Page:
You ever wonder why so many players rush mindlessly or camp mindlessly? It is primarily because this game incentivizes getting the most kills as an individual instead of staying alive as a team. Rushers rush because they have an itching feeling that if they move slowly and cautiously, they will be shot in the back. Campers camp because they are afraid of getting caught in a front to front 50/50 gunfight. Most people that play this game probably don’t know what CQB is but if they did they would realize how effective CQB formations can be in this game. As you all know, most of the multiplayer maps are very small and take place in tight confined spaces and compressed environments. These result in firefights at less than 50 meters which puts these maps within the realm of CQB. This entire game is about Momentum, angular advantage, and the decision making process. These are all CQB concepts. If you don’t know, CQB stands for Close Quarters Battle. It is what has been popularized by the movies portraying SWAT and Special Forces conducting room clearing (most of the time dynamic) and the whole squad moving in a very tightly packed shoulder to shoulder stack formation. The US military adapted CQB tactics starting after WW2 when most of the fighting was taking place in urban environments during raids on enemy compounds or within major cities. Concepts and positioning tactics were refined during the 70’s and 80’s to create the standard dynamic entry that we see today.
Dynamic entry involves the team stacking up on a door, breaching the door gaining entry, then tossing flash or frag, then moving into what’s called points of domination in the room. From the enemy’s perspective, if the enemy was camping inside the room somewhere (most likely caught off guard not ready to fire) the enemy would first become disoriented by the bang or killed/wounded by the frag and then they would immediately see the entry team explode through the door, two guys entering from the doorway and spreading out in opposite directions (clearing hard corners first, and making themselves harder targets for anyone in the center of the room) then focusing on reaching their own point of domination, the third and fourth guys would follow simultaneously after the first and second move in, immediately clearing the center of the room. As with all plans, if something will go wrong it will under any circumstances. When things go FUBAR, teams train to have a fallback plan and are flexible enough to deal with casualties. If any member of the team goes down, all members of the team must be prepared to adapt to the situation at hand and take their buddies sector of fire. This way there is team accountability. Each guy is responsible for keeping his buddy alive.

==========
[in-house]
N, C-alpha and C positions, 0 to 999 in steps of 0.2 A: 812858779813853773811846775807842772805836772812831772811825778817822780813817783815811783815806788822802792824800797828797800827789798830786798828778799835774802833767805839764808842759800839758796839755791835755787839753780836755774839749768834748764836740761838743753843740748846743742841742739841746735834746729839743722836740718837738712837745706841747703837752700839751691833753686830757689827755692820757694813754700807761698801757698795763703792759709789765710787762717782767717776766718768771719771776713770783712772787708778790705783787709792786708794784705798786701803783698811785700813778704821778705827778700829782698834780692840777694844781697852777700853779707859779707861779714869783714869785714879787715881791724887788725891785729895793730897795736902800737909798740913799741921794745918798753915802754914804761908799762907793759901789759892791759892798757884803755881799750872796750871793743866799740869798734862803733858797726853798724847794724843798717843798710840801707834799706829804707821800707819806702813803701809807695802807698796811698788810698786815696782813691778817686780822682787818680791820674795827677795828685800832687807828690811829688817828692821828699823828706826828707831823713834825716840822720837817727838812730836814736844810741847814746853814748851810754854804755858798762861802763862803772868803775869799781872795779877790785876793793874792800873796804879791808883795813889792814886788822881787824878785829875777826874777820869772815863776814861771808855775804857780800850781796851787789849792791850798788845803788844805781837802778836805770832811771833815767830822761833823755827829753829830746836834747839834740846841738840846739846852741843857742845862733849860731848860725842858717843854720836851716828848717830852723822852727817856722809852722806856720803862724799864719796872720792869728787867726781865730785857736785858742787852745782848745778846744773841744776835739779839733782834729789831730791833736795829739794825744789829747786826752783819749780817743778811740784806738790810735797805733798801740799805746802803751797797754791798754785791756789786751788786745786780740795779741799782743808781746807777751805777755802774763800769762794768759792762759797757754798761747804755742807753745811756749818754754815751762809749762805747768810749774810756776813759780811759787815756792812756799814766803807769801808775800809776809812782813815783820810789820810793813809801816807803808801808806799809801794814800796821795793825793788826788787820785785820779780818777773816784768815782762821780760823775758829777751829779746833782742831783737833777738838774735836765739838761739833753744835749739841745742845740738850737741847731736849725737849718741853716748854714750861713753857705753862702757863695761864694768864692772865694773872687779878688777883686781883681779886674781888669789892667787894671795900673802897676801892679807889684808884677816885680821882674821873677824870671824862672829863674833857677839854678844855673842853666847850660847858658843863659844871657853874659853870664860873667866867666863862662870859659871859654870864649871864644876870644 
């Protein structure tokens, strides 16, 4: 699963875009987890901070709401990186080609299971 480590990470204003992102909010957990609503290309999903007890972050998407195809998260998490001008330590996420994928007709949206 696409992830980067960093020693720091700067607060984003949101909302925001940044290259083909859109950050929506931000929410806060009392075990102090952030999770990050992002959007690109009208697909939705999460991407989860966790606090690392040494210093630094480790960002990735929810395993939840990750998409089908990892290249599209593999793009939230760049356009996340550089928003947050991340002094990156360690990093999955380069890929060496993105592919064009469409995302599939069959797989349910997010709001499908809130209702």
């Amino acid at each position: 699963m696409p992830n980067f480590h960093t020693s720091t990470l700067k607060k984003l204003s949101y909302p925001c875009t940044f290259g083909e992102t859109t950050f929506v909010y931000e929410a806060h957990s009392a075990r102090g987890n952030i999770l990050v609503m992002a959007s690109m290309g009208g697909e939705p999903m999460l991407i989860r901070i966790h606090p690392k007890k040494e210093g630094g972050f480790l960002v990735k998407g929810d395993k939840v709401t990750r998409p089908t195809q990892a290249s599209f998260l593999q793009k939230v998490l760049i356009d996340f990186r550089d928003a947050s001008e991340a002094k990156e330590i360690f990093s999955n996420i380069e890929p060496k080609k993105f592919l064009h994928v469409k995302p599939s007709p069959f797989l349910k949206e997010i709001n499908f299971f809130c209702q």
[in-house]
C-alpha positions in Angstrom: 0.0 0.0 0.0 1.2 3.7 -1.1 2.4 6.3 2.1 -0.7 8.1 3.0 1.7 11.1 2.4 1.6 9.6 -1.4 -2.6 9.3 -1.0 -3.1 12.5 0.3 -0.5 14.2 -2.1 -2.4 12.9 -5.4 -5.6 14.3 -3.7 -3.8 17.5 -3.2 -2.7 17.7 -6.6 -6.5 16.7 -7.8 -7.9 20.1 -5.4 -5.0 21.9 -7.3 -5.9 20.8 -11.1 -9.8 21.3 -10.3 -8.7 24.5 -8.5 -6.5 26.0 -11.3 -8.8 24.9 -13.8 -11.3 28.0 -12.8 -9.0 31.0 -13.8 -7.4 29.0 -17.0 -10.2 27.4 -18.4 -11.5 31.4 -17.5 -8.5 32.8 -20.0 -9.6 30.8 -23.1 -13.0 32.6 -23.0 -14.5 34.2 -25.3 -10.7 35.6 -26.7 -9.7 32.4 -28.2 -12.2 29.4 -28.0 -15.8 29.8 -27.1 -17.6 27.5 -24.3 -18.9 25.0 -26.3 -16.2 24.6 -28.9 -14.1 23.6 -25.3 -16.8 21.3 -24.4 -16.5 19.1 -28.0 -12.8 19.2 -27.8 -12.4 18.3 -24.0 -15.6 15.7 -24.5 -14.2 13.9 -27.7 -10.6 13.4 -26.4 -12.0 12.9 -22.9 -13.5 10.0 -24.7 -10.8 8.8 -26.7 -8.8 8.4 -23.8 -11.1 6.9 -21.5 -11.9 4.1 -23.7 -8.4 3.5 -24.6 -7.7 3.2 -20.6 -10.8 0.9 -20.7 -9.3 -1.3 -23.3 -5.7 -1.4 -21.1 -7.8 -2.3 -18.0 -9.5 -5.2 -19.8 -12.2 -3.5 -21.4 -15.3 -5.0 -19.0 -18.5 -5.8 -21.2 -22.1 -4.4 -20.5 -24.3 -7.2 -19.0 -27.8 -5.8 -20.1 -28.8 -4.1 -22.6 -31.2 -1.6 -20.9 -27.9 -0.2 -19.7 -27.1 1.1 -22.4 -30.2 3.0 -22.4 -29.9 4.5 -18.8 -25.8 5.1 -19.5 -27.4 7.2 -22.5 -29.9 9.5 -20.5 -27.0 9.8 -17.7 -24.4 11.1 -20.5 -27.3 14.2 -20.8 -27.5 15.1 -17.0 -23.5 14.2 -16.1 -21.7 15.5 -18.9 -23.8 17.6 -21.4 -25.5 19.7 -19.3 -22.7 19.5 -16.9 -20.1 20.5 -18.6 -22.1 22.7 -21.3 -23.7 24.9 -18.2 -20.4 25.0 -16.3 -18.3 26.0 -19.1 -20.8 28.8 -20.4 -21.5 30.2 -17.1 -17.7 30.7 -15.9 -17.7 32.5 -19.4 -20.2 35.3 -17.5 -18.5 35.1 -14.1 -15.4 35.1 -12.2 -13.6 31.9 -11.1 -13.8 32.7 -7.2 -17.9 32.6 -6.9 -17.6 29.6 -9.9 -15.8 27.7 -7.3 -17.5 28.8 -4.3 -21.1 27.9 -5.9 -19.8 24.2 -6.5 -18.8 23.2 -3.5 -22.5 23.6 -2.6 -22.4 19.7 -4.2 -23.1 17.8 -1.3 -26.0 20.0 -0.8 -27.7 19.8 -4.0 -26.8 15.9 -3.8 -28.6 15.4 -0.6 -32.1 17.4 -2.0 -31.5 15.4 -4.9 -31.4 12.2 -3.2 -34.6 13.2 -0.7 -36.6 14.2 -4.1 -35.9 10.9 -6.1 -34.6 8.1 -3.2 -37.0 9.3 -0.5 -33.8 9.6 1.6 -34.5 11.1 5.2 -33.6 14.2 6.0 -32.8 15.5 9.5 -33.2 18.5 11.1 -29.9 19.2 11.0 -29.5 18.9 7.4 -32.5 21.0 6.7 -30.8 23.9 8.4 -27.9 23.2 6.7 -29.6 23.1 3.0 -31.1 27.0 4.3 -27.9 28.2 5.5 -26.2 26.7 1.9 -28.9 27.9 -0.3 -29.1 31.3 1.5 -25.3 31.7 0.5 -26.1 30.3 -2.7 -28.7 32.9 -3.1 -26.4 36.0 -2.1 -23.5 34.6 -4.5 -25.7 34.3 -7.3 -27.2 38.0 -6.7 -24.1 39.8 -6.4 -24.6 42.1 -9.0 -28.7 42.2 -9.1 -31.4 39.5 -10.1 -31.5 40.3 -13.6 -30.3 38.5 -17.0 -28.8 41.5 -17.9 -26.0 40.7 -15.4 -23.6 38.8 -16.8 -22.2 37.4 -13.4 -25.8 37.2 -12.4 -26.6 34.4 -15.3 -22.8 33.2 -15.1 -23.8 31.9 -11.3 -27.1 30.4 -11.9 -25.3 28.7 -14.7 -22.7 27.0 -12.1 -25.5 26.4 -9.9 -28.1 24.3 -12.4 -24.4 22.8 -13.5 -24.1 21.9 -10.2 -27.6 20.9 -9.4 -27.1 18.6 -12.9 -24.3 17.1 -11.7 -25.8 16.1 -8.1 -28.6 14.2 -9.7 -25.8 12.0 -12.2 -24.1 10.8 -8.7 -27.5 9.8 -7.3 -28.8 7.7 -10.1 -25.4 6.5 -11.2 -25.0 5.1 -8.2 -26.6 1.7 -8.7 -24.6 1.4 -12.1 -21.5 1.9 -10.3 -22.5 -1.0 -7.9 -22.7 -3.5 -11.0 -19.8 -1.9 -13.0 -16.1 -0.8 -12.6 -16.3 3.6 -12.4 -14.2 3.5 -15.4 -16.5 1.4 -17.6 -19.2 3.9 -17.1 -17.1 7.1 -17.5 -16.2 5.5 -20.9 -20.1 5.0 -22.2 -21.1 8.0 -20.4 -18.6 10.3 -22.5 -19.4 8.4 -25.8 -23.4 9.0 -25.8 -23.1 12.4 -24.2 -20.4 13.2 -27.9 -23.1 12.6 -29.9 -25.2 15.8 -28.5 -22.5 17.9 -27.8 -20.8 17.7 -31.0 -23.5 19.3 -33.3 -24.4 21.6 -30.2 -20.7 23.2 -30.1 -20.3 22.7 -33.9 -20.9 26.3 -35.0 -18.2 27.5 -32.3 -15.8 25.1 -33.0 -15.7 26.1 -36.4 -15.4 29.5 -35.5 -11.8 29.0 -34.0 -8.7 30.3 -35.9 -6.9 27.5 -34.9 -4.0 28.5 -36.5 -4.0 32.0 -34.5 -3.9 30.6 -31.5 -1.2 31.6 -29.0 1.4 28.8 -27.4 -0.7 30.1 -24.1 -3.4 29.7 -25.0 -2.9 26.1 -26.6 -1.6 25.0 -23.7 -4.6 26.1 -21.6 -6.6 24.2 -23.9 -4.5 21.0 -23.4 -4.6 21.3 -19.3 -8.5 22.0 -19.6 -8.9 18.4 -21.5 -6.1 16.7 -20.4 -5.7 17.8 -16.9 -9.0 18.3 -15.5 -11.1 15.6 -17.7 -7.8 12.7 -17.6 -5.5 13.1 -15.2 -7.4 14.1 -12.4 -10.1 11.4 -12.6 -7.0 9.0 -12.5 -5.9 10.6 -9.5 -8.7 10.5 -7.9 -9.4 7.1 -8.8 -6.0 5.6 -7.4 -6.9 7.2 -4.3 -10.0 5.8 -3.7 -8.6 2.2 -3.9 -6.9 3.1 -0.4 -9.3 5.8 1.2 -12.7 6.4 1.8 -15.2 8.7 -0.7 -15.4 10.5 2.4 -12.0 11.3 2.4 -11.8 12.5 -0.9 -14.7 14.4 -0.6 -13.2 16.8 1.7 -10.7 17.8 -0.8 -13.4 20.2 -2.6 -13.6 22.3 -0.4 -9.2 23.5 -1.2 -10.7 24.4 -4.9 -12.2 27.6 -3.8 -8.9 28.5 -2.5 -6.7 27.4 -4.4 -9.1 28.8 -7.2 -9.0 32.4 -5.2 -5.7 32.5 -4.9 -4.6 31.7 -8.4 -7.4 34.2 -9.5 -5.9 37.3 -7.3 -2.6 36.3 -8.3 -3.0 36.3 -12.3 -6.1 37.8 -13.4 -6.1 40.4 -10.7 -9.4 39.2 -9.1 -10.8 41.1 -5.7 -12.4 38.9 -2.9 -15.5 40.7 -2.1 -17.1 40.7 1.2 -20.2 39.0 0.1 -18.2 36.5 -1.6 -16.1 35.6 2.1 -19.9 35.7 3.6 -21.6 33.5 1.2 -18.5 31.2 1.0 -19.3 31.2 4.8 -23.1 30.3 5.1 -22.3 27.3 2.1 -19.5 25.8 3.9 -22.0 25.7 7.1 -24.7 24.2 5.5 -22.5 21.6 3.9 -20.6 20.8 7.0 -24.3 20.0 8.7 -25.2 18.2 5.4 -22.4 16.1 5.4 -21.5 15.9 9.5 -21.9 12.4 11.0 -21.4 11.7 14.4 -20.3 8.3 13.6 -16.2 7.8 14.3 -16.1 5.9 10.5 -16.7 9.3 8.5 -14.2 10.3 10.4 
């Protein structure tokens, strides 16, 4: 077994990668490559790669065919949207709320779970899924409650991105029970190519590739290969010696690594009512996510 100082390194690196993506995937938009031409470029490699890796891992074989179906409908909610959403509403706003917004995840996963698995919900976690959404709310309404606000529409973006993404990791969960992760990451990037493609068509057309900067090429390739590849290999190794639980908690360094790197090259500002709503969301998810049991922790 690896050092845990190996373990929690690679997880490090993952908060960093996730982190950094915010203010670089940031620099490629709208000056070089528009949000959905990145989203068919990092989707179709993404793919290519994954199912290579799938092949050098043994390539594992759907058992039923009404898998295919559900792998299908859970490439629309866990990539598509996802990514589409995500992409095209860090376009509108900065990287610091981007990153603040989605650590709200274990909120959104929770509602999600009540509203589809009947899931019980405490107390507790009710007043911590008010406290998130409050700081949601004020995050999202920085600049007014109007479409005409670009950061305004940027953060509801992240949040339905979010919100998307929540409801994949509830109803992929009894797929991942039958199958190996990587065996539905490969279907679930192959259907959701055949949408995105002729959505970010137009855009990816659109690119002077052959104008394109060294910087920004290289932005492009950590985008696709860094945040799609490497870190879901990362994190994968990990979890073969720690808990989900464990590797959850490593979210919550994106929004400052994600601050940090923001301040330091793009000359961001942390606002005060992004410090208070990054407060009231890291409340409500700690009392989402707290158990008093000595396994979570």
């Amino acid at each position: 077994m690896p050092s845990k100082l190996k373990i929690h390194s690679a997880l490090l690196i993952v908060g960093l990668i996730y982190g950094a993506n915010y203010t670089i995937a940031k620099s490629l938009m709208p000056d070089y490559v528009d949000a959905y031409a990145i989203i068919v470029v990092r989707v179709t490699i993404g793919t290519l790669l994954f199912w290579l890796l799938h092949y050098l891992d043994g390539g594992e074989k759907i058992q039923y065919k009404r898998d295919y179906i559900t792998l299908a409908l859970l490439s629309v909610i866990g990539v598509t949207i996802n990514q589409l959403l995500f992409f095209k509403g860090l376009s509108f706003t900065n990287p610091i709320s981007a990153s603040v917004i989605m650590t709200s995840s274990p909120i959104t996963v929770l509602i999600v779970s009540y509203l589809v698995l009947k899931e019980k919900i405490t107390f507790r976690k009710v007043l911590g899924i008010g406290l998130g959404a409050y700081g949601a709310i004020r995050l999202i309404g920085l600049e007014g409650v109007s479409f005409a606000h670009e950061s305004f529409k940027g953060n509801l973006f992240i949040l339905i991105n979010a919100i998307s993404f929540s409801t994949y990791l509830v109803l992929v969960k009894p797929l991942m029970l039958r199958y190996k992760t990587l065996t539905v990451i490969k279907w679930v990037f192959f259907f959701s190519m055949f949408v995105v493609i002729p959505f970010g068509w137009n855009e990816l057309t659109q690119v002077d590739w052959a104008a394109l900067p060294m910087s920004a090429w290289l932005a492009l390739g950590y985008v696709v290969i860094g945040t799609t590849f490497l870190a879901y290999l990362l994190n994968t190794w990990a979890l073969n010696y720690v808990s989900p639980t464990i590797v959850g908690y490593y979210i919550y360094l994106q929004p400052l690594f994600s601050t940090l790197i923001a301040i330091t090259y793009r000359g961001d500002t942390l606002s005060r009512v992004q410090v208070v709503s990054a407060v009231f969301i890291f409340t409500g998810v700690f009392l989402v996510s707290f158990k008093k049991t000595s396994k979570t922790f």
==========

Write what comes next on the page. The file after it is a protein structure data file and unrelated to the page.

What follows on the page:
Now to the grit of the subject. Is it possible to adapt and visualize real life CQB tactics in FPS games? Yes it is. Department of Defense and the Pentagon actively look for simulation training environments for virtual training of soldiers. Simulation companies Like Bohemia Interactive Simulations created a virtual training environment called Virtual Battlespace (VBS) which is used to save money on field operations while still providing the necessary training involved with visualizing tactics and practicing good communication, decision making skills, and leadership between team members. Simulations or war games are also used to prep live operations to discover flaws in the op or create contingency plans if things go wrong.
So can we stretch it even farther? Can COD, an Arcade game, be used as a CQB simulator effectively? The answer is definitely yes. If teams practice CQB flow, good communication, leadership, and decision making skills, they can gain a huge advantage in PvP simply by being organized, but also, by moving and working as a team and creating redundant cover, using bounding techniques through open areas, and using CQB formations through confined spaces like hallways, rooms, alleys, and roads (which are just bigger outside hallways).